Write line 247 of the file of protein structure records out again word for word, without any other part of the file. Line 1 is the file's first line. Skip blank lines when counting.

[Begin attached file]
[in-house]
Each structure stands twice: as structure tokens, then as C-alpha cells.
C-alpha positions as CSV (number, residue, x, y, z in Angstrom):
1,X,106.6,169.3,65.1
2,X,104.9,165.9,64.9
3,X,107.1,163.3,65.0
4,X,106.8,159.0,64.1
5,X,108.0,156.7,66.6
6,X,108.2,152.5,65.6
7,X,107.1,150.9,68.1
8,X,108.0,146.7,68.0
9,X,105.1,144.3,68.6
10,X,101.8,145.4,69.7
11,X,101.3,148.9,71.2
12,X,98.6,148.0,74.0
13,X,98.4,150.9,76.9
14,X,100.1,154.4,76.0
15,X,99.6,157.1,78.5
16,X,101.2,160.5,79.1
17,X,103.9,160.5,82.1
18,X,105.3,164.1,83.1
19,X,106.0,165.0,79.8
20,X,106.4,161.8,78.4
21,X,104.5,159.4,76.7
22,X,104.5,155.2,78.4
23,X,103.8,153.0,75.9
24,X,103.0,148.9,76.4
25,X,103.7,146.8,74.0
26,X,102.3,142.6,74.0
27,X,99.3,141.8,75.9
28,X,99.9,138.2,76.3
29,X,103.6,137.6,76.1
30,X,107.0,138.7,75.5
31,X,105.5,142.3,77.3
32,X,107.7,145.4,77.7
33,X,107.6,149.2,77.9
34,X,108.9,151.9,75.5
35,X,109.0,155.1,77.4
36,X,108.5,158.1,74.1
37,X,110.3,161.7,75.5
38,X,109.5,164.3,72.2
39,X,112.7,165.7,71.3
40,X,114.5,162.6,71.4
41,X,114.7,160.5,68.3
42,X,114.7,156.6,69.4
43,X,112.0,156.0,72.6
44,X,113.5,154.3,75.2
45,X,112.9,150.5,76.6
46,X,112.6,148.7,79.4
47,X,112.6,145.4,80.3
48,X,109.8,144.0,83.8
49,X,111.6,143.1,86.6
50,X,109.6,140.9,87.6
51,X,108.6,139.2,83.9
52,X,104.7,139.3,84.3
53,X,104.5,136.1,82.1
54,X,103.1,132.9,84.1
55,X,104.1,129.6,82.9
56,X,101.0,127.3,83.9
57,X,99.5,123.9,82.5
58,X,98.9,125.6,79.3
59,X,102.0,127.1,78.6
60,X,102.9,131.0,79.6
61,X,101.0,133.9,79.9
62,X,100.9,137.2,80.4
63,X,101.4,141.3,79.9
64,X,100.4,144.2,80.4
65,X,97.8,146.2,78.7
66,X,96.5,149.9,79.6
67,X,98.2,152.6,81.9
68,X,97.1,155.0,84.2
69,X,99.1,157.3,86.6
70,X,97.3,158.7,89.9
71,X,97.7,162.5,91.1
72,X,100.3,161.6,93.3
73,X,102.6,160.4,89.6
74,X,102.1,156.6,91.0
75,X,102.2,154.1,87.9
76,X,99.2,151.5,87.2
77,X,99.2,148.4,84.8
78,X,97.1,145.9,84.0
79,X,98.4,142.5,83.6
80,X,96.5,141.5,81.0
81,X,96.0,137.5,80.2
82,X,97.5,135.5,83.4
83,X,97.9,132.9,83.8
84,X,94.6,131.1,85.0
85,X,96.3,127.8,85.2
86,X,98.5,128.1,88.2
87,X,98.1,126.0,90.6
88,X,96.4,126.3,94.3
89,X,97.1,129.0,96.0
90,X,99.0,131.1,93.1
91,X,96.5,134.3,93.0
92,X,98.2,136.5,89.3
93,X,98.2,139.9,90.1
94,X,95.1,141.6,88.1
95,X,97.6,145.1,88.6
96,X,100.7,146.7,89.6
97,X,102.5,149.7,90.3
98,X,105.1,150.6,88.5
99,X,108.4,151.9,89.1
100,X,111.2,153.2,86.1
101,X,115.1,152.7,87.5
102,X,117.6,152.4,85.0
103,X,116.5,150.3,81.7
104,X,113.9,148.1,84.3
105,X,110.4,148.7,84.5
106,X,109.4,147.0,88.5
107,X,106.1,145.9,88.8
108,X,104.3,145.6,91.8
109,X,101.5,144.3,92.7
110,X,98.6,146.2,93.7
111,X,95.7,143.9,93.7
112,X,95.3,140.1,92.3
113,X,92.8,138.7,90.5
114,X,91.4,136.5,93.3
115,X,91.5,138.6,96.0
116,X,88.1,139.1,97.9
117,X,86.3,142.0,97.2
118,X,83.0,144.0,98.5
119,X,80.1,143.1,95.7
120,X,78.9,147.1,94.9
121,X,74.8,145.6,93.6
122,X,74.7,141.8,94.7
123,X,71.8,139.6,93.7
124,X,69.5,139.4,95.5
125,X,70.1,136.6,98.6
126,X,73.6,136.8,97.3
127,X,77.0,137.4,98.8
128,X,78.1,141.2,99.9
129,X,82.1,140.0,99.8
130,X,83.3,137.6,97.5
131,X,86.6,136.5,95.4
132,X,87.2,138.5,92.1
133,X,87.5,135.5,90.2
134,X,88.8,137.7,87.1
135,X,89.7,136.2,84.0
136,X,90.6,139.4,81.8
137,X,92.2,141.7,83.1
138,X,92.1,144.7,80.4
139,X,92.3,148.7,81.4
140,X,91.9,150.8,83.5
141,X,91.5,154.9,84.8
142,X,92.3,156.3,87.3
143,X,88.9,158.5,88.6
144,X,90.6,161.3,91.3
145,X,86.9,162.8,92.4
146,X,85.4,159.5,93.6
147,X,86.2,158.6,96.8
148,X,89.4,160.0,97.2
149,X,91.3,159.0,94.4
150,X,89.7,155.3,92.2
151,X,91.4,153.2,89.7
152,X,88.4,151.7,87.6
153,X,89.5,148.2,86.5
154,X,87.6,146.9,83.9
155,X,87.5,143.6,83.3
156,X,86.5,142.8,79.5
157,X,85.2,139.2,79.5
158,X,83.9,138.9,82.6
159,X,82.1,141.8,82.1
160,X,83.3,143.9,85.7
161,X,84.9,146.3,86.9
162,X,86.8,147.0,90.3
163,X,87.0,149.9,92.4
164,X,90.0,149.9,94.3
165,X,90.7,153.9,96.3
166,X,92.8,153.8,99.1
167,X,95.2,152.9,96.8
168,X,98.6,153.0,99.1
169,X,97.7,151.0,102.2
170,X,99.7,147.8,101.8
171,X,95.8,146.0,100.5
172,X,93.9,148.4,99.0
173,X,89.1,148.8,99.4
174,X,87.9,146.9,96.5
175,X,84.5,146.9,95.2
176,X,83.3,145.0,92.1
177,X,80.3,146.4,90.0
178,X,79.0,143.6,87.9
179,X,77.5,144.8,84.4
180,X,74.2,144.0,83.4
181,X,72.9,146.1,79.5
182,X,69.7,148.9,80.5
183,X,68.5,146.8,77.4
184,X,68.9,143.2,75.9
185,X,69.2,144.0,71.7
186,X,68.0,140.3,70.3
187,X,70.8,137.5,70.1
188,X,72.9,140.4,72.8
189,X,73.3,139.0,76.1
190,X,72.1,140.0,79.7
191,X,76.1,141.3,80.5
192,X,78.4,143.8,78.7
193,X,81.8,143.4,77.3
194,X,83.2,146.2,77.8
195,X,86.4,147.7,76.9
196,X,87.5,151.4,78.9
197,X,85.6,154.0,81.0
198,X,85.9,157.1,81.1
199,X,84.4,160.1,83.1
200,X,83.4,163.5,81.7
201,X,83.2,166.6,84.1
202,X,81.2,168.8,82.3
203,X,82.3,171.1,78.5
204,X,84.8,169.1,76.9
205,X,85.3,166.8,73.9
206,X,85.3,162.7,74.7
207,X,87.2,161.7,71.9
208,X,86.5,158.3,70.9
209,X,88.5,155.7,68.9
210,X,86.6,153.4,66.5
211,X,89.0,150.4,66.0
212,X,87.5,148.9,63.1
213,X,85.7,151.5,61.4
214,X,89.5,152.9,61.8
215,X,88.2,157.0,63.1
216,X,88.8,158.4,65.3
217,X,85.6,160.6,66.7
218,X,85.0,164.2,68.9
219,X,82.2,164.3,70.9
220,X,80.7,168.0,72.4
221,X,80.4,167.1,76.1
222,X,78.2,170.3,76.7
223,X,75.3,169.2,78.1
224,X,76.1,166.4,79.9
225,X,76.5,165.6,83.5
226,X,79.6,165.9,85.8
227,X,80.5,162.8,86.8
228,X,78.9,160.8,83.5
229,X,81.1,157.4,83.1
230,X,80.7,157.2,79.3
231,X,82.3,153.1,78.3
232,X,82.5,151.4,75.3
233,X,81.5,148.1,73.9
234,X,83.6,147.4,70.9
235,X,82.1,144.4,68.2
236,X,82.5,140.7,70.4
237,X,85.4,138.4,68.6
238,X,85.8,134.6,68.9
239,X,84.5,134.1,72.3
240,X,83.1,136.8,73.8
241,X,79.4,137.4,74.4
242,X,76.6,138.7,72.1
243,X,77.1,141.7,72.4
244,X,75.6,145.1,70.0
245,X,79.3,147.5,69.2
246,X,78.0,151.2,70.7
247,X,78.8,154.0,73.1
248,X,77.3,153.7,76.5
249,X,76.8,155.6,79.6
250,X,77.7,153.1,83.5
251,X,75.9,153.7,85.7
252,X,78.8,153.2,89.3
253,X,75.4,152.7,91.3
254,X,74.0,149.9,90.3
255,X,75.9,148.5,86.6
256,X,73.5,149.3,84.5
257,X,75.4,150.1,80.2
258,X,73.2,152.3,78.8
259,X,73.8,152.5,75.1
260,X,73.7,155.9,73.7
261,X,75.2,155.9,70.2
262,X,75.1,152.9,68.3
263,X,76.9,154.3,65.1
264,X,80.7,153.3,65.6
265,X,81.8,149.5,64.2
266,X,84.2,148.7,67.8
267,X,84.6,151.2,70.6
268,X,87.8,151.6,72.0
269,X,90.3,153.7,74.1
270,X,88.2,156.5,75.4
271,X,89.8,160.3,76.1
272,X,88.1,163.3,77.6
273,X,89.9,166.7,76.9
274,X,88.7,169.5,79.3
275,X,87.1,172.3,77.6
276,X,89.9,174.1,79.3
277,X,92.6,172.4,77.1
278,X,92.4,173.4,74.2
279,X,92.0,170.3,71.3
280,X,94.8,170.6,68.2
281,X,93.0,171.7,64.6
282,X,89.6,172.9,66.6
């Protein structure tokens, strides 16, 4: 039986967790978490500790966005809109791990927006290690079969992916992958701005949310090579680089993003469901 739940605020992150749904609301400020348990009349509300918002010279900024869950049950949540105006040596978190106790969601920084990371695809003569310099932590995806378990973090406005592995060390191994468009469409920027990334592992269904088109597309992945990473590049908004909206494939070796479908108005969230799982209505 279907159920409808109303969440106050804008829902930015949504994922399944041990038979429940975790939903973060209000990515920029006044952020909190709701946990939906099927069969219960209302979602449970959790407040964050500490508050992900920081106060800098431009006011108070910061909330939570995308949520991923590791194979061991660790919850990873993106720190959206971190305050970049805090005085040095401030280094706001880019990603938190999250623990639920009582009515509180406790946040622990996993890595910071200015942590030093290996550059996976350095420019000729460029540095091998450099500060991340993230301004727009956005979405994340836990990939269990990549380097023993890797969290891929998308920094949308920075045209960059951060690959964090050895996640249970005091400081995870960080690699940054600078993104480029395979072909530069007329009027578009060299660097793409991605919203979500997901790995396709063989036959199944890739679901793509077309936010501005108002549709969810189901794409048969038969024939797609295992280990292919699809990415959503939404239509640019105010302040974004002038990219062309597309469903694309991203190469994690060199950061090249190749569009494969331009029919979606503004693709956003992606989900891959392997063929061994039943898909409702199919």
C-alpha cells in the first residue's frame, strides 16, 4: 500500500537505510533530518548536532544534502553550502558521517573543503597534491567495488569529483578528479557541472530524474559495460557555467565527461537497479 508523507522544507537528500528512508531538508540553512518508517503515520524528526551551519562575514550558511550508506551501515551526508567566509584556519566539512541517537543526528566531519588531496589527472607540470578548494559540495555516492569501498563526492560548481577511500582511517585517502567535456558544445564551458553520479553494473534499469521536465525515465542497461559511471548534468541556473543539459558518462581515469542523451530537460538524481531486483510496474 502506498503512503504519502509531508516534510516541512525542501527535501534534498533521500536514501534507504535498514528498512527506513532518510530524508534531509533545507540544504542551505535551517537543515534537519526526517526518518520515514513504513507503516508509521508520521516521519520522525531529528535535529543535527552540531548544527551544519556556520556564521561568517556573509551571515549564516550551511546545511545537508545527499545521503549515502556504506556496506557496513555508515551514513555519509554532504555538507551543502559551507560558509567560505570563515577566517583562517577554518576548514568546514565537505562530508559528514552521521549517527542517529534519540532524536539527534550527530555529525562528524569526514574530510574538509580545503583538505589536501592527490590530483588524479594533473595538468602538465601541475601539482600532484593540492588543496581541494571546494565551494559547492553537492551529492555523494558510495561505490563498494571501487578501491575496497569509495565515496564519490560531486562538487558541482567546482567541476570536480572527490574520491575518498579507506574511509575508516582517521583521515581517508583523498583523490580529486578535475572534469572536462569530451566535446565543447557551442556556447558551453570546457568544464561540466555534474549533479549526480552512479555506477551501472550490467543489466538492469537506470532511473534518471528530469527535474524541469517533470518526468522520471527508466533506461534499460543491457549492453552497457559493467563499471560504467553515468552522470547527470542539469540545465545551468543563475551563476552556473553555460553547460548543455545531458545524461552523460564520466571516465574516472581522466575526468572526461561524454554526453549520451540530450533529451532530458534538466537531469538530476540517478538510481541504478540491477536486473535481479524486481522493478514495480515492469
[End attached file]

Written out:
244,X,75.6,145.1,70.0